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Importance of illness beliefs and self-efficacy for patients with coronary heart disease


M. Lau-Walker: e-mail:


Title. Importance of illness beliefs and self-efficacy for patients with coronary heart disease

Aim.  This paper is a report of a study to assess the association between coronary heart disease patients’ illness beliefs and their self-efficacy 3 years after hospital discharge.

Background.  Cardiac rehabilitation guidelines recommend that both the illness representation model and the concept of self-efficacy are relevant frameworks for developing effective psychological support, although little is known about what aspects of patients' illness beliefs influence their self-efficacy.

Method.  In a longitudinal prospective survey, consecutive patients with coronary heart disease were asked to complete questionnaires measuring illness perceptions; self-efficacy and demographic, illness characteristics; and attendance at a cardiac rehabilitation programme. The questionnaire was completed three times between 2001 and 2005. The response rates were 84% at time 1, 77% at time 2 and 72% at time 3. Multiple regression analysis was used to assess the association between illness beliefs and self-efficacy. The data were collected between 2001 and 2005.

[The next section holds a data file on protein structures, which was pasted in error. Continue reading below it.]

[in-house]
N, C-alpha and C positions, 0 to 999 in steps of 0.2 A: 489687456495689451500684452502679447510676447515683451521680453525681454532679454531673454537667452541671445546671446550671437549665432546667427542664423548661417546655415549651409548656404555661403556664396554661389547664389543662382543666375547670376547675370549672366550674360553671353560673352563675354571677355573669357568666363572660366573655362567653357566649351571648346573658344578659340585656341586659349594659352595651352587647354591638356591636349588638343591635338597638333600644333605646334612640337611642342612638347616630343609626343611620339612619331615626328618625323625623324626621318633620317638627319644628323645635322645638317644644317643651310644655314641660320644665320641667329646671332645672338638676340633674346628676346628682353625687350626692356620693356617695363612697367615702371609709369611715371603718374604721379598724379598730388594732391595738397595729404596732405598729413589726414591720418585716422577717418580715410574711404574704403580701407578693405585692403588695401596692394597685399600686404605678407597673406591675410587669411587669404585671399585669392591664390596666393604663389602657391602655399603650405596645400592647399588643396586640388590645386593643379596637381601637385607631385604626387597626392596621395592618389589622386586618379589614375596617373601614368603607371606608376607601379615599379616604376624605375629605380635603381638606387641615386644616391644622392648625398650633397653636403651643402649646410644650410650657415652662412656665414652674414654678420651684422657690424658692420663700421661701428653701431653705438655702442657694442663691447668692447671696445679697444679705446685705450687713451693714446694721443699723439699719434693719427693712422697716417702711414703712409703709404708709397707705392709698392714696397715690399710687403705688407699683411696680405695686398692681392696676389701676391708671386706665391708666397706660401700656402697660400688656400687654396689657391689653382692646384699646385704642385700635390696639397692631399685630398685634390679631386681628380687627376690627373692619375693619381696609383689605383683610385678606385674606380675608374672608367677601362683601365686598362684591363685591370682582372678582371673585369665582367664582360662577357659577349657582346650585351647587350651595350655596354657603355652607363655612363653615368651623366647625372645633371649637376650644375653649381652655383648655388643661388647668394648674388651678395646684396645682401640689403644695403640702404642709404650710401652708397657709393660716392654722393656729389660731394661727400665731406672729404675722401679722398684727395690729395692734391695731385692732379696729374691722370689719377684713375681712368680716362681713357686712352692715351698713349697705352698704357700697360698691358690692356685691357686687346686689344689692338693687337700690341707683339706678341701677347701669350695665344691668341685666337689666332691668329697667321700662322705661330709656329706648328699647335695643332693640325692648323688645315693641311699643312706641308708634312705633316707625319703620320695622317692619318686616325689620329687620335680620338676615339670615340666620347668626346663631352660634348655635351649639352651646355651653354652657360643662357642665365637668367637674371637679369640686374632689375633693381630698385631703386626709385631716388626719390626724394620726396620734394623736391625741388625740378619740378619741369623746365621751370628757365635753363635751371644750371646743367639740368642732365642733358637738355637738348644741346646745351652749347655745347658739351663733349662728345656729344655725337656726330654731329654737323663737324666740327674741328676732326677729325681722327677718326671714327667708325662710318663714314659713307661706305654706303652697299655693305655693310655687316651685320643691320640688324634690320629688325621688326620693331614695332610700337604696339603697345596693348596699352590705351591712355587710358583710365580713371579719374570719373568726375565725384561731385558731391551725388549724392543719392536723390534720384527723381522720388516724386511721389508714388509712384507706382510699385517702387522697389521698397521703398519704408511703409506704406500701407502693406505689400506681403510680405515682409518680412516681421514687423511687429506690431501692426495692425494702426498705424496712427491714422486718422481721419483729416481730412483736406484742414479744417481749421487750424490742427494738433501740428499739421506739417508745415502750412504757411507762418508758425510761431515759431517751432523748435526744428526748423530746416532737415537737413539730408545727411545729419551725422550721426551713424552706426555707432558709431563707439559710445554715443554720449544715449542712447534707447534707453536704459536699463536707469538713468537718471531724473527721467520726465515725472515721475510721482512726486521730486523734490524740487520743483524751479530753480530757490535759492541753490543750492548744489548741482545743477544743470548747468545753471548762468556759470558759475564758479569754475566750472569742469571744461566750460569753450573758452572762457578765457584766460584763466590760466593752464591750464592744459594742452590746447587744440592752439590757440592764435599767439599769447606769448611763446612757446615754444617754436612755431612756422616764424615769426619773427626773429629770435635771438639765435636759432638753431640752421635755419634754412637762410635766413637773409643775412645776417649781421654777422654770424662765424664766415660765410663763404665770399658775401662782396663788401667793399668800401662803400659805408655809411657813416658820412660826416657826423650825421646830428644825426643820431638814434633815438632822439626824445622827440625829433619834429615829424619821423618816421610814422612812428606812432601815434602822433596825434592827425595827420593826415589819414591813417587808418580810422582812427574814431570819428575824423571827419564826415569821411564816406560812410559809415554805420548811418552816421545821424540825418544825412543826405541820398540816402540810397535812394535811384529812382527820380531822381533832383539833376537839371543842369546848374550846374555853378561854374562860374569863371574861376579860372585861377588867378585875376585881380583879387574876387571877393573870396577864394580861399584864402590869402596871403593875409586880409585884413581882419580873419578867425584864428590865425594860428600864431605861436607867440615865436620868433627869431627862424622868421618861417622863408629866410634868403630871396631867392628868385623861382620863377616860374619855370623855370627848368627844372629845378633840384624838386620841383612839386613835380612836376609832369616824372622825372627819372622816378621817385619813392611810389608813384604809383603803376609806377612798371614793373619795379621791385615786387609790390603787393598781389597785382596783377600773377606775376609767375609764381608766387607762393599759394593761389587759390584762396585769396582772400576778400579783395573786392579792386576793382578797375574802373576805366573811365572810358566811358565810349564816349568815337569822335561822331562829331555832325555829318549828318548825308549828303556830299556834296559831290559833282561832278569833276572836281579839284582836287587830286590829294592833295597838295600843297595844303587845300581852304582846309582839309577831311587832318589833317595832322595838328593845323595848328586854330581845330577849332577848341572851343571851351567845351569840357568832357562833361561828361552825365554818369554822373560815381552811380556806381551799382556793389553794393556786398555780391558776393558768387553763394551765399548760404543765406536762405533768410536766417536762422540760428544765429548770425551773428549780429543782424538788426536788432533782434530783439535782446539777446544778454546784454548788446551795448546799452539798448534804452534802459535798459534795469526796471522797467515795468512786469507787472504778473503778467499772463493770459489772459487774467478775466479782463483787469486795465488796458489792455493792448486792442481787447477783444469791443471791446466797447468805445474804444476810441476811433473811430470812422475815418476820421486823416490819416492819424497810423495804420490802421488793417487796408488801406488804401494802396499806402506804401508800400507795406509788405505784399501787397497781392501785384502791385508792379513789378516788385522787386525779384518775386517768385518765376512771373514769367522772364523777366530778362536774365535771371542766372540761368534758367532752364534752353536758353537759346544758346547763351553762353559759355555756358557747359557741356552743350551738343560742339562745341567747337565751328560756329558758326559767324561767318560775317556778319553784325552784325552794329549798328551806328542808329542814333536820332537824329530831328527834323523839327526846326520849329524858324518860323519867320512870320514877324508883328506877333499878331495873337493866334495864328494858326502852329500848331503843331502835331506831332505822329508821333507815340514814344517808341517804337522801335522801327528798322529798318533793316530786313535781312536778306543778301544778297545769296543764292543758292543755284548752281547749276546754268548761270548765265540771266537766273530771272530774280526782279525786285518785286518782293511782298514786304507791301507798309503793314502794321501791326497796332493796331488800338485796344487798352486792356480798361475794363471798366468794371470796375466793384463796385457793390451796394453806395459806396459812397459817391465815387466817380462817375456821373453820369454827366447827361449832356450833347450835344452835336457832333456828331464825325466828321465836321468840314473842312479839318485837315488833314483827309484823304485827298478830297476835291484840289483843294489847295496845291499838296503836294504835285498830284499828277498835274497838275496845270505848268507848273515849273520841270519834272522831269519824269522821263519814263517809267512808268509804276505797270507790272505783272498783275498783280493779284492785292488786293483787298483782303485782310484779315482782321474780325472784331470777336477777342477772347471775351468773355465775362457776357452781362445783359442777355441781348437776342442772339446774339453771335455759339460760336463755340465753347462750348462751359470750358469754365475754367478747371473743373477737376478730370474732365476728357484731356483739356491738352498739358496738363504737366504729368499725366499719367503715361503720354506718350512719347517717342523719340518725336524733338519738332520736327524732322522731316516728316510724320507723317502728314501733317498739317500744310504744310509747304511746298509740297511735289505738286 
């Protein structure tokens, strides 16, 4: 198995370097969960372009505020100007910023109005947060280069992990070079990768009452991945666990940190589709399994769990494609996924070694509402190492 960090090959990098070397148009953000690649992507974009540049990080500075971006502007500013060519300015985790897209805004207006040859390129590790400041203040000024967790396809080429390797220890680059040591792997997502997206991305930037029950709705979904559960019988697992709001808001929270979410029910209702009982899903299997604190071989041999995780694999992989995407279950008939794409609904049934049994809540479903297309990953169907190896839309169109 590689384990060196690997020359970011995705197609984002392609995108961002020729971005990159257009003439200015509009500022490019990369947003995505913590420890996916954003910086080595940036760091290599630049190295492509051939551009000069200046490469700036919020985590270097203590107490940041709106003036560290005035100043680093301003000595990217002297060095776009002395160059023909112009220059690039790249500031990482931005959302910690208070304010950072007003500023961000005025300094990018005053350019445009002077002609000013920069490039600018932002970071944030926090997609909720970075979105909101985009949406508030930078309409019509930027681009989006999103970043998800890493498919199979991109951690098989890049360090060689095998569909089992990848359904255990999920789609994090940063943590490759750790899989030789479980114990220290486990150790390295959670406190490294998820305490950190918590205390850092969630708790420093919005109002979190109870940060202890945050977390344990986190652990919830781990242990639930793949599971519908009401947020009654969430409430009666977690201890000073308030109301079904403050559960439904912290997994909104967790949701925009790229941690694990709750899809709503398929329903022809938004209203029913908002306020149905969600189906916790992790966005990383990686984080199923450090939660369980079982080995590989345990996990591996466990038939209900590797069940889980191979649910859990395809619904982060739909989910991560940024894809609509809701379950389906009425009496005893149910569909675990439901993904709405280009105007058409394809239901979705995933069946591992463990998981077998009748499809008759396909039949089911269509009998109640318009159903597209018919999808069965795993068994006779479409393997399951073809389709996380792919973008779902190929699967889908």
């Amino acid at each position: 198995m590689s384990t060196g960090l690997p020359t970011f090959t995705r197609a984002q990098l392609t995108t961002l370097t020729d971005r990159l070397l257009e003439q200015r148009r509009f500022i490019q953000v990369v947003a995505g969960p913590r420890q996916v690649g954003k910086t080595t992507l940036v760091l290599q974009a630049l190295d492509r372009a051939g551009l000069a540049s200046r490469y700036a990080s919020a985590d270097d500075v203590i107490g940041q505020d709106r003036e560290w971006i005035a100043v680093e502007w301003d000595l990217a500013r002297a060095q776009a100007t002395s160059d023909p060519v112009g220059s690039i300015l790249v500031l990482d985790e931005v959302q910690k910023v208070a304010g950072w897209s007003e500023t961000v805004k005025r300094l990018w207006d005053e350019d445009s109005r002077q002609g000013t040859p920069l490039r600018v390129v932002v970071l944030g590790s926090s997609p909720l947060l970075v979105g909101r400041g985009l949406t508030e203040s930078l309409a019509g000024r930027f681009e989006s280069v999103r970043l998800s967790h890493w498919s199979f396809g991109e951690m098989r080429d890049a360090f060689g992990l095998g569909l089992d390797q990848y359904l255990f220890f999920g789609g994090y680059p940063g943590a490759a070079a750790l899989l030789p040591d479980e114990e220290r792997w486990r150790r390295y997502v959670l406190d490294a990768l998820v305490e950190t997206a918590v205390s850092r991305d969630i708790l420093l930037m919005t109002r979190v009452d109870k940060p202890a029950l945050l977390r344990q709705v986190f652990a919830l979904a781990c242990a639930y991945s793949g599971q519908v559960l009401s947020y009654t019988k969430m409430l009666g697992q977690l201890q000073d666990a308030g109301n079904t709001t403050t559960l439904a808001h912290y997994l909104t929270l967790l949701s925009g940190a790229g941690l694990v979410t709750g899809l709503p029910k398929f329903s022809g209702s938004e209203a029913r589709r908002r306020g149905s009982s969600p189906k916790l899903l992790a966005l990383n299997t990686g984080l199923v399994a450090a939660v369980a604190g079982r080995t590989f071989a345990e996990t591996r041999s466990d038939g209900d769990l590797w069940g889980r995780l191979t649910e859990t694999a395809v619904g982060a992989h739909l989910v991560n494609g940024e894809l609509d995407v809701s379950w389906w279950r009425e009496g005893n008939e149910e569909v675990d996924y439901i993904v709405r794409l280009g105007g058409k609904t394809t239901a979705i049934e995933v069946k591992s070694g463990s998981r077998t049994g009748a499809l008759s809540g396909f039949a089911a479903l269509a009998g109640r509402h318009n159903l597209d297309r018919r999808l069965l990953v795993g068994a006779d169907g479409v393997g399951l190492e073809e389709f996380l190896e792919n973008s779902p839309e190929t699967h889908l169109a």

Findings.  The average age of the participants was 65 years, 79% were male, 50% had acute myocardial infarction, 50% had angina and 61% had no previous history of cardiac illness; 55% had been admitted as an emergency and 57% subsequently attended cardiac rehabilitation. At baseline 30% of the variance in the exercise self-efficacy at 3 years after index admission was accounted for by patients’ view of their illness being long-term. Data collected 9 months after discharge showed similar findings.

Conclusion.  Early interventions designed to address individuals’ sense of control, beliefs about the length of illness and the management of perceived symptoms before hospital discharge could increase rehabilitation programmes effectiveness in sustaining patients’ long-term lifestyle changes.